Liquid Clinic: Is Air Free?

What's the cost of compressed air and how can a business calculate air consumption?


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Q. We are trying to determine all of our operation costs. So how much does the air cost that I use in my spray gun?


A. Is air free? Technically, the air we use is free, but the cost to compress that air is not. Factors to consider are:

  • Local electrical costs
  • Type of compressor
  • Pressure used for spraying
  • CFM consumed
  • Amount of time the trigger is being pulled
  • Number of coats being applied
  • Efficiency of the gun/cap/tip combination


Before getting into the cost calculation, let’s cover some of the not-so-obvious factors. The air pressure supplied to the spray gun should be set at the lowest pressure that will enable the atomization required and still accomplish the production required. Higher pressures result in higher air consumption, therefore, higher electrical costs.

In general, it is more economical to apply the finish coat in one pass than using two thinner coats. Less paint is used and less electricity. Be sure to check your coating's technical data sheet for proper application and film builds. To find out actual air consumption, check the literature supplied with the spray gun. For pressures not listed in the literature, contact your equipment manufacturer or supplier. To calculate the daily electrical costs for the air in a spray gun use the following formula:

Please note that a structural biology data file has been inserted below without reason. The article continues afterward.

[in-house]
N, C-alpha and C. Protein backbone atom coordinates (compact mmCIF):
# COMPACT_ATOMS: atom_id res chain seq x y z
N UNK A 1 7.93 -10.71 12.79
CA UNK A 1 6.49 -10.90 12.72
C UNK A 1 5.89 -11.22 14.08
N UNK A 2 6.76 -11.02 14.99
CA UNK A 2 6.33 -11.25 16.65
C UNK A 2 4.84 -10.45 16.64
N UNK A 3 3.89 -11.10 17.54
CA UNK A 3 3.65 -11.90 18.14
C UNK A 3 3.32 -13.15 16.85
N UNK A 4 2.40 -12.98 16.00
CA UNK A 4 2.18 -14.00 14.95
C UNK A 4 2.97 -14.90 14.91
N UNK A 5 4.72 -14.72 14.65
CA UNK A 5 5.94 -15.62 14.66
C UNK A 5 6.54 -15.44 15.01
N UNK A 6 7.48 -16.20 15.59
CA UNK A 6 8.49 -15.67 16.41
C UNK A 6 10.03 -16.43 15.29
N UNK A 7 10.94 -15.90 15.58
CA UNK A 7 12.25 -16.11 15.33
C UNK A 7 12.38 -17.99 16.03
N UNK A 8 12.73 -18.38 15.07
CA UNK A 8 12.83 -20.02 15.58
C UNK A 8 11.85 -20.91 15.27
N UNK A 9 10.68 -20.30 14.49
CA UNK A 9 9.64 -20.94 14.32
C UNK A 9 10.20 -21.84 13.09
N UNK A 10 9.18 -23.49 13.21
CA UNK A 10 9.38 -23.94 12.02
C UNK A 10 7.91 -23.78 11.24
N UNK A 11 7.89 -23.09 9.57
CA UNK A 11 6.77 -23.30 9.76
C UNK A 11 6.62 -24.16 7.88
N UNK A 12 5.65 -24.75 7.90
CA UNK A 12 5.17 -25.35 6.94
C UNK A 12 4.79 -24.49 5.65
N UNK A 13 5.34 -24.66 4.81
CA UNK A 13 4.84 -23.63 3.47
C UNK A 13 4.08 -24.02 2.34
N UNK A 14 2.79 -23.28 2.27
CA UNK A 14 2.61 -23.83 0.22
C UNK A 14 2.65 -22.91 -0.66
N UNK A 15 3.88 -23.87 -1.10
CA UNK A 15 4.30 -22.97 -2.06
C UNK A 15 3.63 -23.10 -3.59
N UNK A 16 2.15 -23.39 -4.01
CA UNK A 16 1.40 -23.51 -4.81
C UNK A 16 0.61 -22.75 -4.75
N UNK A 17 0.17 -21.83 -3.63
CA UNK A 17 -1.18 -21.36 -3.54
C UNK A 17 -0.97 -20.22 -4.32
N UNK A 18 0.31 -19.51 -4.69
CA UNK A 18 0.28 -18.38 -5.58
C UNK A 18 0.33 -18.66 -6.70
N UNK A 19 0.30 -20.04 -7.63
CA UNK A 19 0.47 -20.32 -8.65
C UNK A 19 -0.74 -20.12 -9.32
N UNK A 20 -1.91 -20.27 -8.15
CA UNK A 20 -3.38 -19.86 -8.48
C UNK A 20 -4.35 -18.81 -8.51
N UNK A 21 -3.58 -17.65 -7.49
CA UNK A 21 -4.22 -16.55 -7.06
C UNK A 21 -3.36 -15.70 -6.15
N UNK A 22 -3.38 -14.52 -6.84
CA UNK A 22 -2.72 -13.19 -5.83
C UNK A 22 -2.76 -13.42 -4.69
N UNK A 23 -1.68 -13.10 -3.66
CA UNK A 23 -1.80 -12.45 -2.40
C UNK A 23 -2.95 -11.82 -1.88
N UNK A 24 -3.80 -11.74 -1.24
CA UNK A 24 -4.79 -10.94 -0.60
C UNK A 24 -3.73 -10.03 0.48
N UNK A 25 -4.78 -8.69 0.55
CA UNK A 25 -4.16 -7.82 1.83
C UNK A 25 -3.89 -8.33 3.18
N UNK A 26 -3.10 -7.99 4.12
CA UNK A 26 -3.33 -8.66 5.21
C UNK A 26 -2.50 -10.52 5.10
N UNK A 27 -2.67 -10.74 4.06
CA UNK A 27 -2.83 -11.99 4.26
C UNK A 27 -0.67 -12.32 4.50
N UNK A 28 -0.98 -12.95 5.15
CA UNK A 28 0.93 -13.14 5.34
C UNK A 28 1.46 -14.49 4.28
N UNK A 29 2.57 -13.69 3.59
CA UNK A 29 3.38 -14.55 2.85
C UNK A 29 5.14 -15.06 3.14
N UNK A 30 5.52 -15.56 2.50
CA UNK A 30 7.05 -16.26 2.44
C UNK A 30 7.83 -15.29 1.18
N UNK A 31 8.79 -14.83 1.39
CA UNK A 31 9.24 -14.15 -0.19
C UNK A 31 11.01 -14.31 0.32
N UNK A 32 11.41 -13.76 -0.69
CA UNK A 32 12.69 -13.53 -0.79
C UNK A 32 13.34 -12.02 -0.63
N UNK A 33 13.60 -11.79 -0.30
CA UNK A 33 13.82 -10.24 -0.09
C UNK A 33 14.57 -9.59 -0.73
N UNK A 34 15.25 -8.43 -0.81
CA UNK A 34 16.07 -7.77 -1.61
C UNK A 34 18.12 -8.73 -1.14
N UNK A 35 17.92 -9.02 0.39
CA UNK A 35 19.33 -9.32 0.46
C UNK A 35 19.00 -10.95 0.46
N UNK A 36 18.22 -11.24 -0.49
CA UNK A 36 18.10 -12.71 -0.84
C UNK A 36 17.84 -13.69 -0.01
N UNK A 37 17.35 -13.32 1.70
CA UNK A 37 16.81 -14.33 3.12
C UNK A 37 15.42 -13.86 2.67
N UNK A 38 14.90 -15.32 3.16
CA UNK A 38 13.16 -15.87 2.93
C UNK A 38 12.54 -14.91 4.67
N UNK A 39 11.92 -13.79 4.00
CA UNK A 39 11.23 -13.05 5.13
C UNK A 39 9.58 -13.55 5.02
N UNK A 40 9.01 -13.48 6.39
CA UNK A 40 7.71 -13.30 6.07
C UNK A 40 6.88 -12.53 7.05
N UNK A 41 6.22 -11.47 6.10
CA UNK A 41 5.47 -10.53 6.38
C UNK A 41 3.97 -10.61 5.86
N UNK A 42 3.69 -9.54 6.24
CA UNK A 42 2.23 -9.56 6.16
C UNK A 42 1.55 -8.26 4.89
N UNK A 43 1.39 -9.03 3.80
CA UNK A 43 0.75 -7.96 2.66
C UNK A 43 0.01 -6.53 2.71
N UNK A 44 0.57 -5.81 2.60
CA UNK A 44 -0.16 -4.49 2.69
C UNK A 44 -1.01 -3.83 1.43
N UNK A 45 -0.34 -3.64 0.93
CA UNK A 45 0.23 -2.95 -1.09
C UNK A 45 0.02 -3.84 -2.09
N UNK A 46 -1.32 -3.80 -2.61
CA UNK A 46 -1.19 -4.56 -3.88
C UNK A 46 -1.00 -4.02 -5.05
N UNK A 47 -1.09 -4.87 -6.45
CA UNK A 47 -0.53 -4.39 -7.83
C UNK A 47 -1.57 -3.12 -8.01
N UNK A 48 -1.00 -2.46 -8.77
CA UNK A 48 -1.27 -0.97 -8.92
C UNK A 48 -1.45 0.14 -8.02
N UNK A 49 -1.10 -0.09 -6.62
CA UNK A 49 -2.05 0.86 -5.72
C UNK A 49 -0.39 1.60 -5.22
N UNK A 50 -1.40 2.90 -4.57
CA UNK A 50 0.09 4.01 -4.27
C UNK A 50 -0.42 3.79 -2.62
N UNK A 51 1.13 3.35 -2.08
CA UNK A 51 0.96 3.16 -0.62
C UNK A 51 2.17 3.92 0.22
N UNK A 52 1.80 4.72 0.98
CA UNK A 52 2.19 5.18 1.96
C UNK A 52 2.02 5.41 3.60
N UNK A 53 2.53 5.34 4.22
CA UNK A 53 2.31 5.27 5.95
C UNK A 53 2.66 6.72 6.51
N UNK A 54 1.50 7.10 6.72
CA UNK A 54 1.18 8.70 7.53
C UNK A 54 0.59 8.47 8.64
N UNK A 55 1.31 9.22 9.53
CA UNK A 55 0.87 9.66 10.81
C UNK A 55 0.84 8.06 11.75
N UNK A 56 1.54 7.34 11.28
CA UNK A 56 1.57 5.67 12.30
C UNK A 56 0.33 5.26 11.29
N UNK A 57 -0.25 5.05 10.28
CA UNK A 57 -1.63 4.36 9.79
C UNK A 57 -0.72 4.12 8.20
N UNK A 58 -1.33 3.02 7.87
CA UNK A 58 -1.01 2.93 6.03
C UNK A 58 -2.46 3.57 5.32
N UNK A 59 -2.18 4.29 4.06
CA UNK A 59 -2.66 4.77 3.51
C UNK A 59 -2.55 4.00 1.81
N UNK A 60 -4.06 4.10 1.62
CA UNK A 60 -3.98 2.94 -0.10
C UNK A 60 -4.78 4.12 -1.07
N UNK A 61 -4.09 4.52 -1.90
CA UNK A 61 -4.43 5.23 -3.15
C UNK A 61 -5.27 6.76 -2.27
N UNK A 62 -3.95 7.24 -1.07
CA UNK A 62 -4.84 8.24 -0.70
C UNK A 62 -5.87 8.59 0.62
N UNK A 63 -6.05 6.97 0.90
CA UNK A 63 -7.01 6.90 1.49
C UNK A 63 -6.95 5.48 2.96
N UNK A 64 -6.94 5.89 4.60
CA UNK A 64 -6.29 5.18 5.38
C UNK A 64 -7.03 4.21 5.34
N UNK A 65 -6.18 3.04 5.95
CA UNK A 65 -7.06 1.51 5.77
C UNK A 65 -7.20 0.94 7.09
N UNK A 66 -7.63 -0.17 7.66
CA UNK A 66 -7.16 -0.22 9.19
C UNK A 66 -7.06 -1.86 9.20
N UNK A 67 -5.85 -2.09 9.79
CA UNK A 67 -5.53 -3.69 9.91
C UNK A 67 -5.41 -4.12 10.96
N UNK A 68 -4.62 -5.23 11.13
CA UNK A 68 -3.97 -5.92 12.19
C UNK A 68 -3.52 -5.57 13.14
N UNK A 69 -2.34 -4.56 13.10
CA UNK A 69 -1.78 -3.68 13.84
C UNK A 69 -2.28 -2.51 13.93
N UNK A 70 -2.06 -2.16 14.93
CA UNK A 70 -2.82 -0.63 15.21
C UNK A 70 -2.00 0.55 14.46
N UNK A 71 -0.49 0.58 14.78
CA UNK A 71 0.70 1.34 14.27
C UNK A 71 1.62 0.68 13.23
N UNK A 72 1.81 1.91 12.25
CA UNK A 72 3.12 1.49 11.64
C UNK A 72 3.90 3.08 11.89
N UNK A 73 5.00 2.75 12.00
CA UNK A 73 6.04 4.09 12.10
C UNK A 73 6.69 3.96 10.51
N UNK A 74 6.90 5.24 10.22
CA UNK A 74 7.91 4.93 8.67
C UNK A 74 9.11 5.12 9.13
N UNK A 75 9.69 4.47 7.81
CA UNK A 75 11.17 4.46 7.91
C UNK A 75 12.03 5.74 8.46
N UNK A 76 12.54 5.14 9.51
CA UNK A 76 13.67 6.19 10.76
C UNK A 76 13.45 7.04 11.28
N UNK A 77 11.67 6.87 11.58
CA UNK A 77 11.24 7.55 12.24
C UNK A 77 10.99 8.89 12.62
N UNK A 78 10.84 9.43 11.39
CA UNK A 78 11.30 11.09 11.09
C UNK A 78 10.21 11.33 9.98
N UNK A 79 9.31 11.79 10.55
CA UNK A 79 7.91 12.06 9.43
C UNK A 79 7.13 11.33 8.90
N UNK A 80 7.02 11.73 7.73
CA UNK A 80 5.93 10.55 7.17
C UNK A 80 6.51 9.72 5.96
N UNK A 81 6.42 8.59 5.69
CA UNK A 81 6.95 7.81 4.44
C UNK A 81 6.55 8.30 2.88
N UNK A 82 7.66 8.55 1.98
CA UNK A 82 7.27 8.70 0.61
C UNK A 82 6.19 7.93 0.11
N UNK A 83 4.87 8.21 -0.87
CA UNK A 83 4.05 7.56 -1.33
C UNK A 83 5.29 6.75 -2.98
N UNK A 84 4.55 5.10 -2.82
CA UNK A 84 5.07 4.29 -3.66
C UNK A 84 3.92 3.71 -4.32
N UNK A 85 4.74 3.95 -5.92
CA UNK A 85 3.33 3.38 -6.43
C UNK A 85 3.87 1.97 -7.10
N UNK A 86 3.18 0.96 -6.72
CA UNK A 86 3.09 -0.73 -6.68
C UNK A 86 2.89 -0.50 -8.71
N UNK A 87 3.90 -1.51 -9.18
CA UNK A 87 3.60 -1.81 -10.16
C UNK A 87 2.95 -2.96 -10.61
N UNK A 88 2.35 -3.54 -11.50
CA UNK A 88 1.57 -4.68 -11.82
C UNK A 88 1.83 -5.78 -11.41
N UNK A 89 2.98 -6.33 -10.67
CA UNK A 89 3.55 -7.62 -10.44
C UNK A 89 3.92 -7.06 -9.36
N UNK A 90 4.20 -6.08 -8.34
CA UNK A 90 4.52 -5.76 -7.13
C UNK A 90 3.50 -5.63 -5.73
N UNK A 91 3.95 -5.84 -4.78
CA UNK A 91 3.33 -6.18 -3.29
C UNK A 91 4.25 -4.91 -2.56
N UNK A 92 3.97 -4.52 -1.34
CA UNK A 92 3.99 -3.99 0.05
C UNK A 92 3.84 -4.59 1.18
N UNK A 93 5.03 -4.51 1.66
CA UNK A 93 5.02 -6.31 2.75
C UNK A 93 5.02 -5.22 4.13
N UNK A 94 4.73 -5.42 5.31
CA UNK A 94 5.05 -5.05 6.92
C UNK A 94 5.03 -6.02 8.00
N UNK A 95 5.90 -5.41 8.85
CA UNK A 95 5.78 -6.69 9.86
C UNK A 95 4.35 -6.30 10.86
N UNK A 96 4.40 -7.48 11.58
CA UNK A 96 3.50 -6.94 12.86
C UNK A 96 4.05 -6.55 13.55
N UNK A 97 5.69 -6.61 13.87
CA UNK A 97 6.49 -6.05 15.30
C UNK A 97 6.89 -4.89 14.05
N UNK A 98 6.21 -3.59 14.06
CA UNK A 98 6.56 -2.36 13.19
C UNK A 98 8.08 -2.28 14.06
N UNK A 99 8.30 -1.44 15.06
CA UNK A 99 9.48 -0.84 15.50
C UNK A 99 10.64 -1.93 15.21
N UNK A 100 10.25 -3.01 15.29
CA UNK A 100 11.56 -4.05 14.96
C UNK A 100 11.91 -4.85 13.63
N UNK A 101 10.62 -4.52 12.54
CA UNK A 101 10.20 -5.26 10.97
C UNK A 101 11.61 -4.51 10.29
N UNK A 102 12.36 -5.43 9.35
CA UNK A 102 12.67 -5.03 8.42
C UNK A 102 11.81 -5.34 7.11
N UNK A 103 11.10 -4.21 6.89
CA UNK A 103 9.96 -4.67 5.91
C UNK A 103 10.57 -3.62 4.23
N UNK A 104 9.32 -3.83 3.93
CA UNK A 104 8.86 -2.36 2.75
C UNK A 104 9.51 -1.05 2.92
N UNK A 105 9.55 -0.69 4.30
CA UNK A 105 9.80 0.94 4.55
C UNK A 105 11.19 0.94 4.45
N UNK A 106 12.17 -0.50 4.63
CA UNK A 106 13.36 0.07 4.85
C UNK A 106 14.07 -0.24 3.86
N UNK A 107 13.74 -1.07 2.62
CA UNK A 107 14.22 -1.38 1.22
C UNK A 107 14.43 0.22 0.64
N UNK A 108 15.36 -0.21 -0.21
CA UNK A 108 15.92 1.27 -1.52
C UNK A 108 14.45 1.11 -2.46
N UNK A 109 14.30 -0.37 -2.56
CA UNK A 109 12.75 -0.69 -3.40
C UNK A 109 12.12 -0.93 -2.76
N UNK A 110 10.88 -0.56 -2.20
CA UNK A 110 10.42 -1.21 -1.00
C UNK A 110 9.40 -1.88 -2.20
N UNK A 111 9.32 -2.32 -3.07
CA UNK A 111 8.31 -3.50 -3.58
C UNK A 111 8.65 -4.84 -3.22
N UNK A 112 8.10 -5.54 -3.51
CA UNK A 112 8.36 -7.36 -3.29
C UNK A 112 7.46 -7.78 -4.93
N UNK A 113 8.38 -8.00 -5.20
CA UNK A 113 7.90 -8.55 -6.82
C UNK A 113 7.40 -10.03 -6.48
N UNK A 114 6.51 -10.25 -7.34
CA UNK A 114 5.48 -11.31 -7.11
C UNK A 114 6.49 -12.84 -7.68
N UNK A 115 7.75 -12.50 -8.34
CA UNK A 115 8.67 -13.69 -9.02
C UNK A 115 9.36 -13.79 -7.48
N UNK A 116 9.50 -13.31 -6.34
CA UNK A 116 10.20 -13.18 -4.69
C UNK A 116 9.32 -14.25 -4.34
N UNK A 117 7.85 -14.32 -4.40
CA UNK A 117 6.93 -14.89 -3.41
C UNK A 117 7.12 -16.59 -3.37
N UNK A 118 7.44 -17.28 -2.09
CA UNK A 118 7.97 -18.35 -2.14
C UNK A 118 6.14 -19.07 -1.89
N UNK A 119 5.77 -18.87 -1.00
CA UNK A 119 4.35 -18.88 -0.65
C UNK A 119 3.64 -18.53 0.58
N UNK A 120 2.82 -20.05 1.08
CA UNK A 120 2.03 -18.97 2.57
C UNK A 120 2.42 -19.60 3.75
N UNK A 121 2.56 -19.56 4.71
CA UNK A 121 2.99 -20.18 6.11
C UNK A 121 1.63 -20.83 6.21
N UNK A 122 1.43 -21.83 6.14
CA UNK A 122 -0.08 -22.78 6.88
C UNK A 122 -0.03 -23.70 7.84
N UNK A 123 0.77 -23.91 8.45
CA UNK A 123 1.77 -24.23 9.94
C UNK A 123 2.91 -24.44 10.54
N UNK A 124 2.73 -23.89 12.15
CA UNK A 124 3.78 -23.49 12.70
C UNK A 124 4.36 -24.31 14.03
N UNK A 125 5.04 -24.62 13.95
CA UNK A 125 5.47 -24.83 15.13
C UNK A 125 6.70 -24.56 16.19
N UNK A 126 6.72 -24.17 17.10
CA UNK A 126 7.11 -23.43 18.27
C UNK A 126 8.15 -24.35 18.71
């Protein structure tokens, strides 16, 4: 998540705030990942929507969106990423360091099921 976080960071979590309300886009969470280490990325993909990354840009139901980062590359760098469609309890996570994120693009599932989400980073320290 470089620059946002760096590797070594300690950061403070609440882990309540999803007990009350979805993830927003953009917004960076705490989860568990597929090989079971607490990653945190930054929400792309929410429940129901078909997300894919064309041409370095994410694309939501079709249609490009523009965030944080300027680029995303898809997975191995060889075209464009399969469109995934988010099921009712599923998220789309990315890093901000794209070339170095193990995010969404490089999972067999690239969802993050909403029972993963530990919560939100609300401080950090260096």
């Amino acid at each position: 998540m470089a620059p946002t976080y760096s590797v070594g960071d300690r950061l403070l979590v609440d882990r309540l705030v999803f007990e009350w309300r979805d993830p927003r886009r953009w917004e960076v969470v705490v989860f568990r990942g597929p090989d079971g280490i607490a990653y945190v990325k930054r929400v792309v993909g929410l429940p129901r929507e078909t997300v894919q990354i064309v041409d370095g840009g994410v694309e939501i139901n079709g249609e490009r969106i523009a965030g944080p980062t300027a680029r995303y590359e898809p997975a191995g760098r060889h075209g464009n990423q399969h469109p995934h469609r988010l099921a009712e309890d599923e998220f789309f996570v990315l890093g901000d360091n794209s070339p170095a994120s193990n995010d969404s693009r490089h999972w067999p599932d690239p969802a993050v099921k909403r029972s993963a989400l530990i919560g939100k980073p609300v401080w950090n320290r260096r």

DC × HD × EC × CFM × 0.228.

  • DC = Duty cycle, the percent of time trigger is pulled
  • HD = Hours in work day
  • EC = Electrical cost per kilowatt hour (0.0935 national commercial average)
  • CFM = CFM rating or air consumption of the gun
  • 0.228 = Electrical consumption of 1 CFM in KWh


For example, what is my annual cost to supply the air for my 18 CFM air cap? How much would I save if I lowered my pressure to a pressure that consumes 12 CFM or use a different air cap that consumes 12 CFM?

My factors are:

  • Duty cycle = 50 percent
  • Work day = 15 hours
  • Cost per KWh = $0.10
  • Days per year = 250
  • 18 CFM Air Cap


0.5 × 15 × 0.1 × 18 × 0.228 × 250 = $769.50 annual electrical costs.

Compare the above to a gun/pressure combination consuming 12 CFM: 0.5 × 15 × 0.1 × 12 × 0.228 × 250 = $513.00 annual electrical costs.

Lowering air consumption by using lower air pressures or using an air cap with less air consumption would result in an annual savings of $256.50 per spray gun. The above calculations are based on typical efficiencies and are approximate. The change in cost is proportional and is correct as a percentage of the higher cost.

Focusing on reducing the air costs of your spray gun is just the beginning for reducing air costs in your finishing department. Circulation pumps are another focal point for reducing air consumption with the electric circulation pumps available in the marketplace today. The easiest air savings that your facility will benefit from right away are repairing air leaks. Just one 1/8" leak could be costing your facility over $1,500 per year.  


Justin Hooper is the strategic IoT manager and product manager at Carlisle Fluid Technologies. Visit Carlisleft.com.


Originally published in the October 2016 issue. 




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